Every life makes an impact.
I am teaching this to my son. He's attended many funerals and memorial services. We talk about death frankly in ways he can process. It is my hope that he will see death as a part of life rather as something terrifying that is to be avoided at all costs. At four-years-old, he is death positive.
This summer he came running inside the house shouting that he had found a bird that needed help. I could see he had a bird cupped in his hands and together we gently hustled back outside to investigate - I surely didn't want a bird who was ill or injured to attempt to take flight in a house with animals who would have seen that as the best day ever.
We sat on the front step and he slowly opened his hands to reveal a sparrow.
"This bird needs help, Mom. What can we do?" he asked.
Oh, my sweet boy.
"This bird is dead; her body stopped working. We can't help her get better. We can say goodbye to her and thank her for the life she brought to our forest." I put my arm around him and held him tightly to me as I spoke in a whispered hush.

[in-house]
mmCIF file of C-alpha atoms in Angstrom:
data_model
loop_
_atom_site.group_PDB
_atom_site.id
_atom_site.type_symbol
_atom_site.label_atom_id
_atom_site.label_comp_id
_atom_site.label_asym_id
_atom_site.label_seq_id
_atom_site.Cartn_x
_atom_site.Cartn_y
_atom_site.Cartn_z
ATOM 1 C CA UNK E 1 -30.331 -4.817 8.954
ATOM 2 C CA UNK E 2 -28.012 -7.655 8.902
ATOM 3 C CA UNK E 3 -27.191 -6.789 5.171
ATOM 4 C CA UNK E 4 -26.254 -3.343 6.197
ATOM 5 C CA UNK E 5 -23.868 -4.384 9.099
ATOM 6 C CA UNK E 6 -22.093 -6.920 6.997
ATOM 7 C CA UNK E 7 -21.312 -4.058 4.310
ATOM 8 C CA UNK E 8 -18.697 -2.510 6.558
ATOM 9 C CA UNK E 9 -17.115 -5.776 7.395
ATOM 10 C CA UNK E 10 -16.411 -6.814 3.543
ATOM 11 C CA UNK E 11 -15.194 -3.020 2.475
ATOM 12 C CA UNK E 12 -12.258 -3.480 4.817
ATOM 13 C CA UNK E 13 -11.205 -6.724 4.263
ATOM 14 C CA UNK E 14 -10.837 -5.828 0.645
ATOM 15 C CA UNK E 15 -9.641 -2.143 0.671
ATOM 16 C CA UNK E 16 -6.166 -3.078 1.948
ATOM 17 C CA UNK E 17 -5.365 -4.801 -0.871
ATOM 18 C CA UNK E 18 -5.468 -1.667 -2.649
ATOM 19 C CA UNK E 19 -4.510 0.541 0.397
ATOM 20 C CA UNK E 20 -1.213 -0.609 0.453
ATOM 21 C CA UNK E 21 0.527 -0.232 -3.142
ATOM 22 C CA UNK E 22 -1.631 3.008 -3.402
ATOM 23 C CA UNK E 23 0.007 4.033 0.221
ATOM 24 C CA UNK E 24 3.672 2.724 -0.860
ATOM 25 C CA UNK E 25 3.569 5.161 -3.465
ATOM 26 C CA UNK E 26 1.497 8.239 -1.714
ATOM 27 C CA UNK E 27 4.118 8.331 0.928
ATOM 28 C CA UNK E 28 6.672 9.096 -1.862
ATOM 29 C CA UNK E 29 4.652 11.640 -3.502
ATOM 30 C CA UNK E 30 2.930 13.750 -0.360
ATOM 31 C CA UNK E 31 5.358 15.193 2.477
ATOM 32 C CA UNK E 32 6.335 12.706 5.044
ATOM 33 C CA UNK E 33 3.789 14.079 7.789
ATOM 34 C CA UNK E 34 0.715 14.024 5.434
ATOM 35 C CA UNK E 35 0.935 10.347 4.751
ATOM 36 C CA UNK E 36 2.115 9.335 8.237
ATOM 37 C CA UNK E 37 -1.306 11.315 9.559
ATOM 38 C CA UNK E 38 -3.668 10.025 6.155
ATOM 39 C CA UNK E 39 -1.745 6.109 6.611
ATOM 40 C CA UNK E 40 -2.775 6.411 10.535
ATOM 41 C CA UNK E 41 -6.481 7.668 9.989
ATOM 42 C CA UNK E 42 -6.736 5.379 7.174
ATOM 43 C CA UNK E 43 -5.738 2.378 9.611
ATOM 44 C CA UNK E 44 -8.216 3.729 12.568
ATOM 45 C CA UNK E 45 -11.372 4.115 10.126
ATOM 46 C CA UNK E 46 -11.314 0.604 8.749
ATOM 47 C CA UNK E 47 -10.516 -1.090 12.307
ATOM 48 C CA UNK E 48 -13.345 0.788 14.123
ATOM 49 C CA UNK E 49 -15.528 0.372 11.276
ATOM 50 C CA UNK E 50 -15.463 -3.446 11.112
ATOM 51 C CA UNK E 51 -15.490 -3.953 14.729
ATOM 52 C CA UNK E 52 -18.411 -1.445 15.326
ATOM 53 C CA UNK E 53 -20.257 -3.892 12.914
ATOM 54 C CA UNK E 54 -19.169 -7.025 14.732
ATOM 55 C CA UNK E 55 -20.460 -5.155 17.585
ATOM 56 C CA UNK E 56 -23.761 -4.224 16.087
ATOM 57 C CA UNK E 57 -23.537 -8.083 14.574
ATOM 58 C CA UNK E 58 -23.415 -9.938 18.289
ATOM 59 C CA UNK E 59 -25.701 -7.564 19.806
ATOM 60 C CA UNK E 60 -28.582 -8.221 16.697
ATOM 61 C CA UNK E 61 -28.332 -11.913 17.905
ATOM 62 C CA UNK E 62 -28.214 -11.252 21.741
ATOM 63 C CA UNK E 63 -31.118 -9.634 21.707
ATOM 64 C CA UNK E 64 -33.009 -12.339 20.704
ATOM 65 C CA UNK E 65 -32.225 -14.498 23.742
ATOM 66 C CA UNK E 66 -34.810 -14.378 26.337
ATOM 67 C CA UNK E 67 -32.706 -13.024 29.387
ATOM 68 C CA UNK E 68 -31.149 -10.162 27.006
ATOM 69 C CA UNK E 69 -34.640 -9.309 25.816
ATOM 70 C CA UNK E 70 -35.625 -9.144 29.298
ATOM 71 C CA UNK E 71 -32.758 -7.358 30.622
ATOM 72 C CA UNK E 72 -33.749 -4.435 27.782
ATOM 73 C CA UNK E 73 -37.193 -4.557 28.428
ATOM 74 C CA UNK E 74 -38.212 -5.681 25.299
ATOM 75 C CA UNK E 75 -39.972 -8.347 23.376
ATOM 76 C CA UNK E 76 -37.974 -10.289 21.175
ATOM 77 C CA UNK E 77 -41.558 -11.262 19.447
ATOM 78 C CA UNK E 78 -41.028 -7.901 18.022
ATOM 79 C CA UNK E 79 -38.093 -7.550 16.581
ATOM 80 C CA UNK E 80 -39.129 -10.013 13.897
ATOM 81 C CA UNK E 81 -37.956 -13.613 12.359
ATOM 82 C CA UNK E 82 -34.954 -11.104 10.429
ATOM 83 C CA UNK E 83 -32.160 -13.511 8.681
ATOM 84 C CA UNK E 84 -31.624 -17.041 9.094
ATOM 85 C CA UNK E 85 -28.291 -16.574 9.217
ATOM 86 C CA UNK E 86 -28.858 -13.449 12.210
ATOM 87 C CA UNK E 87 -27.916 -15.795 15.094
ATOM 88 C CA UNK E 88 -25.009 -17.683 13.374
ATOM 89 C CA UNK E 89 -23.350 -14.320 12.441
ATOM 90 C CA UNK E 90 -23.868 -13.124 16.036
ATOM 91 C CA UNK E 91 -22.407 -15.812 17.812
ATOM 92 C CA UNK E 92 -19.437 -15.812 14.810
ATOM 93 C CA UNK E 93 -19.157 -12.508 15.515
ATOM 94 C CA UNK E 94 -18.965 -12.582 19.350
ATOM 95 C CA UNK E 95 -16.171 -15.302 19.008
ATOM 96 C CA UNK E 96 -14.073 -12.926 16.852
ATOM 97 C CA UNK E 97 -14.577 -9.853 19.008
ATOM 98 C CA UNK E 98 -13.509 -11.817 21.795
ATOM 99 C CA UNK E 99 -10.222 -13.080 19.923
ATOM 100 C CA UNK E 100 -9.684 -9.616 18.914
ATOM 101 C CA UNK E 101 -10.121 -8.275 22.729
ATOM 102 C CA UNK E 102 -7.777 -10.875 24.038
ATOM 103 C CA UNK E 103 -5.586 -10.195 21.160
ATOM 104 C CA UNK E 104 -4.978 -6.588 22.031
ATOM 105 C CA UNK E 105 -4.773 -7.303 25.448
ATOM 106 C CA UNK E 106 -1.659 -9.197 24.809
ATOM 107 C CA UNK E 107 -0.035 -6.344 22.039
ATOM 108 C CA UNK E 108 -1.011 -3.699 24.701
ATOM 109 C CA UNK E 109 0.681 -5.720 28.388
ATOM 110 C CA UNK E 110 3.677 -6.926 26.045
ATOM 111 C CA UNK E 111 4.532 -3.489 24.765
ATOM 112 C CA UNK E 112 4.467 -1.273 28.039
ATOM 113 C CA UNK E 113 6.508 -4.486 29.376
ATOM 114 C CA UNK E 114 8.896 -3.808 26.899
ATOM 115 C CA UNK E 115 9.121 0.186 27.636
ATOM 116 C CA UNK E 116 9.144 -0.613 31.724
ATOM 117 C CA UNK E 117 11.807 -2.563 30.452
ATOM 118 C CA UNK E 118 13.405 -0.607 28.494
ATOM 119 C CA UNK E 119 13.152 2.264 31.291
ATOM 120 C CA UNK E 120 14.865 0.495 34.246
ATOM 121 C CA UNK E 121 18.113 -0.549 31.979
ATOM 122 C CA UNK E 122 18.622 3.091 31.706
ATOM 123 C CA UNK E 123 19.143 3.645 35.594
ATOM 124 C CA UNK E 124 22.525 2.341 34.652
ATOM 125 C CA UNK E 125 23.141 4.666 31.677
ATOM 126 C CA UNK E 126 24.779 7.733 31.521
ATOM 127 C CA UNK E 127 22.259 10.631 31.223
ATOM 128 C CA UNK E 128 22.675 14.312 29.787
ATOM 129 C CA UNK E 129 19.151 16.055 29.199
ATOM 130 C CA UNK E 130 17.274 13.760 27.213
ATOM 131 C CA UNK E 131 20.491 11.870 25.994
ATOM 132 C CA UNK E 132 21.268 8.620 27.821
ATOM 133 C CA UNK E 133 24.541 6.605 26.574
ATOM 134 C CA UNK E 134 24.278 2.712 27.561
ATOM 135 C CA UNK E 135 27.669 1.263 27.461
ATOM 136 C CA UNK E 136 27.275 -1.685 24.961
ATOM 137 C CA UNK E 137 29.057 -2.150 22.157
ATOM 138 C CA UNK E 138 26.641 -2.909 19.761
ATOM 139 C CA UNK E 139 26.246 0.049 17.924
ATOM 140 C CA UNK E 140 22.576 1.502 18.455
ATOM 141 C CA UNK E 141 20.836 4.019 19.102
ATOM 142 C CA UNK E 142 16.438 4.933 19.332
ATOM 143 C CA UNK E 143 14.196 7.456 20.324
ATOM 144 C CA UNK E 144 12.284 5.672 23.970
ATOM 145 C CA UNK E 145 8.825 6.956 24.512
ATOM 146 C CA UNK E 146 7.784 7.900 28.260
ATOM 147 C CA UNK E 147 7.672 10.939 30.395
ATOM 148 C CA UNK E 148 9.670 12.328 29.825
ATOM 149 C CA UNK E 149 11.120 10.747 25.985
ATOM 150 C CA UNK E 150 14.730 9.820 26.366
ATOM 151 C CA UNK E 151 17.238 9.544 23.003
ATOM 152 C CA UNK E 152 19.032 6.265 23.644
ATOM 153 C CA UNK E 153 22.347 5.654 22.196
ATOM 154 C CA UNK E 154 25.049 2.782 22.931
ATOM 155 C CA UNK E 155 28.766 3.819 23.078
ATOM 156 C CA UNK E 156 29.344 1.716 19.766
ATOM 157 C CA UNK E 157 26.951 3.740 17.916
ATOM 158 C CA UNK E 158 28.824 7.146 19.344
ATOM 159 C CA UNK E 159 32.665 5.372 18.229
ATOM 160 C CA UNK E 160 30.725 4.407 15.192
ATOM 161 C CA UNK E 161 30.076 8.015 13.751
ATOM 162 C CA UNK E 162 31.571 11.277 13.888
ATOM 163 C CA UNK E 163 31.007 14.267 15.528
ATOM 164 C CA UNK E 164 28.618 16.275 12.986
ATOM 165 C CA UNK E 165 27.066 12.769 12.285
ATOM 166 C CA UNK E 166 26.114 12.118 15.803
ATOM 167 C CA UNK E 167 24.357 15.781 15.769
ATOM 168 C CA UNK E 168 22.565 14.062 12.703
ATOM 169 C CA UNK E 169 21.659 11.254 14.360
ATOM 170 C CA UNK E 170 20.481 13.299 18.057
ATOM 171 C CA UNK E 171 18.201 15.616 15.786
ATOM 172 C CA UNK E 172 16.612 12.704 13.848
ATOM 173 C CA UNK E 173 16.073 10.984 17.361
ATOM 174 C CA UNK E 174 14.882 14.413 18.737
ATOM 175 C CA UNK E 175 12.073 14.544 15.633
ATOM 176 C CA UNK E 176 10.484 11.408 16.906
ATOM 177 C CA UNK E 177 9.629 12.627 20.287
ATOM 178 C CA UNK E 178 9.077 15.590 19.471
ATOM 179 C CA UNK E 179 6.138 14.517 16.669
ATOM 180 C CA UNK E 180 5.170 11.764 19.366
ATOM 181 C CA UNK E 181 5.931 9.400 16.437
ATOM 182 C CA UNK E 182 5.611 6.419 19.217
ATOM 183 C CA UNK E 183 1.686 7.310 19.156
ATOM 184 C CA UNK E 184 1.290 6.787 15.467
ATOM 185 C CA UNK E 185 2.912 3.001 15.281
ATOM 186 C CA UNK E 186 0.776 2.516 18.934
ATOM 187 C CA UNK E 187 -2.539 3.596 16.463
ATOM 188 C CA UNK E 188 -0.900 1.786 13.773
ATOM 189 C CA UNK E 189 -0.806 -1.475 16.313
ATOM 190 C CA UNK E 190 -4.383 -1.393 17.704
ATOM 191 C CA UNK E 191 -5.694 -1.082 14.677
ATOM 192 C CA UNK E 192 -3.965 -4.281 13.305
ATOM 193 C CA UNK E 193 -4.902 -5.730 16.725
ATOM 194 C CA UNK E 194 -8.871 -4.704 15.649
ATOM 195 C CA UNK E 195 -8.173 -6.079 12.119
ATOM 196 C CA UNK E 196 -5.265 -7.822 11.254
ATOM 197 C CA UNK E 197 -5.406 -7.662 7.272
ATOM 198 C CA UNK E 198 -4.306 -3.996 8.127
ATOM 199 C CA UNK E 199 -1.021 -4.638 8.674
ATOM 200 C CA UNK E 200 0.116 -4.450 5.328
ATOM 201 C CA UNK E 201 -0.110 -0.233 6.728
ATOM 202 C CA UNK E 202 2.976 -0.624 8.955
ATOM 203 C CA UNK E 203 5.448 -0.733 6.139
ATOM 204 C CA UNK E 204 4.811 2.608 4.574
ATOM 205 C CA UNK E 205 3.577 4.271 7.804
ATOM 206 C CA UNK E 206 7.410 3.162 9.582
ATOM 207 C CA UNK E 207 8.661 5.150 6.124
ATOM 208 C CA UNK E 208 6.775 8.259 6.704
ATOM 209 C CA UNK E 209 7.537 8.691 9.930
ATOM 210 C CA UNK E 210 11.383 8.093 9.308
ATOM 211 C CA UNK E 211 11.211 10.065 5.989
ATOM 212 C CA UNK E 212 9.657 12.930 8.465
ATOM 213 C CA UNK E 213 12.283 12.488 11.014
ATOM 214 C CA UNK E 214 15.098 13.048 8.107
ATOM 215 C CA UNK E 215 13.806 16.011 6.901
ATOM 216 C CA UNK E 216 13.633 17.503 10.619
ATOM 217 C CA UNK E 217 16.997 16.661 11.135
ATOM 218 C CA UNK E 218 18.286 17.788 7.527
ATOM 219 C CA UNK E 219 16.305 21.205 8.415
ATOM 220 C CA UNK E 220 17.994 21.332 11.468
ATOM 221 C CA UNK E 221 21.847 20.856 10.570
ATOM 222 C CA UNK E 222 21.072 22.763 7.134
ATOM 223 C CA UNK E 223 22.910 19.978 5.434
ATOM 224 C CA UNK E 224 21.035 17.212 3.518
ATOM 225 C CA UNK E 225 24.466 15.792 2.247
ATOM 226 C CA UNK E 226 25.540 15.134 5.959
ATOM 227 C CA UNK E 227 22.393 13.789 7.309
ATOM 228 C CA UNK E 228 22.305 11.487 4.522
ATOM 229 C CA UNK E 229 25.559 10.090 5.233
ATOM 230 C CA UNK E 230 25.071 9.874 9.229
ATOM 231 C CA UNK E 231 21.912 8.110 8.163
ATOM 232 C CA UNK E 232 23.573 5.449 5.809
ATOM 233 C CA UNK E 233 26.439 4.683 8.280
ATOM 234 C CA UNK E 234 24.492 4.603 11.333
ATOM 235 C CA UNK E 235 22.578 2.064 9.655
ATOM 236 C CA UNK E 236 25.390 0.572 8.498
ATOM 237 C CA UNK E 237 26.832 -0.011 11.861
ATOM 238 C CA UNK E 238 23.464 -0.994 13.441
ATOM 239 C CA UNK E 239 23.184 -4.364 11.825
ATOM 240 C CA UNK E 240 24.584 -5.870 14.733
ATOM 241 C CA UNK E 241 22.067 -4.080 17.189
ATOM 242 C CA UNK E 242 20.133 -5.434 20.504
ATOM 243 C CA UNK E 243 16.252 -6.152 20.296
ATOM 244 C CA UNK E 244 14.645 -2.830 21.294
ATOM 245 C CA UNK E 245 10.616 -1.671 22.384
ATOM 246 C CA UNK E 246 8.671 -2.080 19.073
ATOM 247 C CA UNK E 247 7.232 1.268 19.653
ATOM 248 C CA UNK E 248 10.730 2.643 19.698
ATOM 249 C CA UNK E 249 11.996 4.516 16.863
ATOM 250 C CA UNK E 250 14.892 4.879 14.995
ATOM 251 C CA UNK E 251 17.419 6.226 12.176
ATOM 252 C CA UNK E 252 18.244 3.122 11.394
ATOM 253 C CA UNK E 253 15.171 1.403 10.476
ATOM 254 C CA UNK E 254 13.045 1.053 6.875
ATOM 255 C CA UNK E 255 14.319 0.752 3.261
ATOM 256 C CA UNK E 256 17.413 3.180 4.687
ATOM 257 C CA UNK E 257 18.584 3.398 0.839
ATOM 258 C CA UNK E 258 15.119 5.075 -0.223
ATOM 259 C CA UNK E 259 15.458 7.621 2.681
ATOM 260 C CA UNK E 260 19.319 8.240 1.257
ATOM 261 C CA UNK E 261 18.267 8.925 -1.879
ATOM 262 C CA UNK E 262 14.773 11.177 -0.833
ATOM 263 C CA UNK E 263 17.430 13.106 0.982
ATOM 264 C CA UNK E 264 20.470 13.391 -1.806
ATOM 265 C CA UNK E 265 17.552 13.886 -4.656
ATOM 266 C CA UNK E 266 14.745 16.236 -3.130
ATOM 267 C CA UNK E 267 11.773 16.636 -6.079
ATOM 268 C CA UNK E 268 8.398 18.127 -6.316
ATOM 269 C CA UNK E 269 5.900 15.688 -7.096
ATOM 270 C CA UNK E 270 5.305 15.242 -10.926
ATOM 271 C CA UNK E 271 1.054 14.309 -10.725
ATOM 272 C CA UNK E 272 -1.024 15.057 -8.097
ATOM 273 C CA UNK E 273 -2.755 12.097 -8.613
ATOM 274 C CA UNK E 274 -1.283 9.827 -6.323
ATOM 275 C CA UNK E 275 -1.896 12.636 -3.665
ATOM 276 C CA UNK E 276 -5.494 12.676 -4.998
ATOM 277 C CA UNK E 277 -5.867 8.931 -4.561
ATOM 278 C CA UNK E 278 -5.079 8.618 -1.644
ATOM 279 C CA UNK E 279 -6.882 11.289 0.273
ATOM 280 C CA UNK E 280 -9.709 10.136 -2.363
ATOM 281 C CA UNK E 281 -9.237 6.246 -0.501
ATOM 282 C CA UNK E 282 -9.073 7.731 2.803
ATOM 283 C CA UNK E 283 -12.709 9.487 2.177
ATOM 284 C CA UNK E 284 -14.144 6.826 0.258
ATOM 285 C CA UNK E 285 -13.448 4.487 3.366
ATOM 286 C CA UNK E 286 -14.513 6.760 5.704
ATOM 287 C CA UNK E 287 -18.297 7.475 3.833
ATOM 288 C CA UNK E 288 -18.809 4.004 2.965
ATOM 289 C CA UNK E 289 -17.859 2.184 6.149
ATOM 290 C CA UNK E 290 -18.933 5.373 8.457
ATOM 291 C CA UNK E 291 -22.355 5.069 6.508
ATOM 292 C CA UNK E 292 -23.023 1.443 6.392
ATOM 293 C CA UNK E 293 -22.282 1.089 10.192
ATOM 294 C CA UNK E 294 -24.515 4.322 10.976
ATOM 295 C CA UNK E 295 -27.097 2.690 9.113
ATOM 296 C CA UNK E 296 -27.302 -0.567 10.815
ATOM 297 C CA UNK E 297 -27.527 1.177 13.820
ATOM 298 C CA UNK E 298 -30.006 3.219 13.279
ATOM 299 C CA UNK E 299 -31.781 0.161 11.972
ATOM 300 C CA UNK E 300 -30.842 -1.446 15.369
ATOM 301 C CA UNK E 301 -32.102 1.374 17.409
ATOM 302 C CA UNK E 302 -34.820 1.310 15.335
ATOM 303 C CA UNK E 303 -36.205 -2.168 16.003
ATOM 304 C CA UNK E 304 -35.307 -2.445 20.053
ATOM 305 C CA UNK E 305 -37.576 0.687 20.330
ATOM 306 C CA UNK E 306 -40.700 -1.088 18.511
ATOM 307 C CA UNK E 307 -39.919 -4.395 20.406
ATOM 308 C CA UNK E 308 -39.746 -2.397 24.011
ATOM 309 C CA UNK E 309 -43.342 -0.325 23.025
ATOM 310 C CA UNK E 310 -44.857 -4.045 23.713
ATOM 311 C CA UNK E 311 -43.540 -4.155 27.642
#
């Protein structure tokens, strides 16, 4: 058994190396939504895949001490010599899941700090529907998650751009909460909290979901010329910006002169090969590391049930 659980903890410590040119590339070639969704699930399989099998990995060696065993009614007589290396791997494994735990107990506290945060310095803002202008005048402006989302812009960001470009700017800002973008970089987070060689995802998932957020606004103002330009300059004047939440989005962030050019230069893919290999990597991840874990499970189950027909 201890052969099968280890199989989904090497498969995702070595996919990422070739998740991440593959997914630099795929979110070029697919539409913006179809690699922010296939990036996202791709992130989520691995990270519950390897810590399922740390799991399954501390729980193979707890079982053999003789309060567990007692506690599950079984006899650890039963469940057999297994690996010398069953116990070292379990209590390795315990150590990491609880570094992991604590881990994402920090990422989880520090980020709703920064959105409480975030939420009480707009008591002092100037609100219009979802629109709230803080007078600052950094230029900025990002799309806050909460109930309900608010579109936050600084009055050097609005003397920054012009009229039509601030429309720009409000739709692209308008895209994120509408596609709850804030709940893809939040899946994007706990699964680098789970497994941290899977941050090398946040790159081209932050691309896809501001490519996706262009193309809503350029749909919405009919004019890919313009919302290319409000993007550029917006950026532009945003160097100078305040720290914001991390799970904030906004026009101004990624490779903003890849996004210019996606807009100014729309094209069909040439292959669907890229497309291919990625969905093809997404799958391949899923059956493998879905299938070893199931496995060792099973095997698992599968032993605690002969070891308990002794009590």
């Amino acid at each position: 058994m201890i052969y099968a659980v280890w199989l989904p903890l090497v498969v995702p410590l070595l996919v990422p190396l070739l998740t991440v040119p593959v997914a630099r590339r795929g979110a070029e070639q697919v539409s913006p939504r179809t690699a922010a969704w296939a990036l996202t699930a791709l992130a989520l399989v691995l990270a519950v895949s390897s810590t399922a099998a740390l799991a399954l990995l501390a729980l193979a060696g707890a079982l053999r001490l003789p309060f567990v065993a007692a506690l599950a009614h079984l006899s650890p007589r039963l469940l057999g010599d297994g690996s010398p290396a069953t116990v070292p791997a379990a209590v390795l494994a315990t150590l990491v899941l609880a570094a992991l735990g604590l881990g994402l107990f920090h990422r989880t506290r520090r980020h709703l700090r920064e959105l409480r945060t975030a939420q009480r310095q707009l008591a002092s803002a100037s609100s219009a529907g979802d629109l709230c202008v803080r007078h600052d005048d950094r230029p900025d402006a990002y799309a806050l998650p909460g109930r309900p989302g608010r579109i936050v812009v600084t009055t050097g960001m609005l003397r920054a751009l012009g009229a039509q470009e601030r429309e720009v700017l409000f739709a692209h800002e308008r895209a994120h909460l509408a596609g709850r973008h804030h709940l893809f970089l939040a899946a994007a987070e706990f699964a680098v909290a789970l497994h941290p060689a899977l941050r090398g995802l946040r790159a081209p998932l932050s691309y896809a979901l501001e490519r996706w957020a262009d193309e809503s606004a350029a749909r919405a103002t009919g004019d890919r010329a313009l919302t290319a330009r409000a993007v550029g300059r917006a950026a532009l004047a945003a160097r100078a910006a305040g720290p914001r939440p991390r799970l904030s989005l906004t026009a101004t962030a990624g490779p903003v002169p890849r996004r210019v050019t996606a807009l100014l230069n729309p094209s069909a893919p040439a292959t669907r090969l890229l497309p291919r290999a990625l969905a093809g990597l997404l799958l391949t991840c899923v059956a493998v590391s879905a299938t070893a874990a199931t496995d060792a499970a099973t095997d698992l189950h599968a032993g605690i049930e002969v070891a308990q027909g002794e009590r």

We arranged a small, quiet service for this lady bird. The Boy helped me to find leaves in which to wrap her tiny body.
We held her and thanked her for what she brought to our forest. We told her that while we didn't know her, we appreciated her song. We thanked her for being a part of our world.
We buried her. She has a place under a large maple tree. The Boy dug the hole himself with his boy-sized shovel. He filled the hole above her. He did it because he wanted to.
This is how we can begin to change the culture regarding death. This was a ceremony for us. It was a moment of reverence and reflection. Our focus was on caring for the body of this bird and acknowledging the beauty of her spirit.
Children can do this. While I appreciate that at four years of life experience and brain development, the permanence of death is something beyond The Boy's reach, I also know that being honest with him from the beginning feels right to me and honors him. This bird didn't "go to sleep."
For those of you who are curious, we also talked about why it's important not to pick up dead or injured animals and did a lot of washing of hands.
I see a lot of incredible moments of the human experience while being with families in love and grief. From each family I learn, and those lessons and points to ponder are what I wish to share with you here.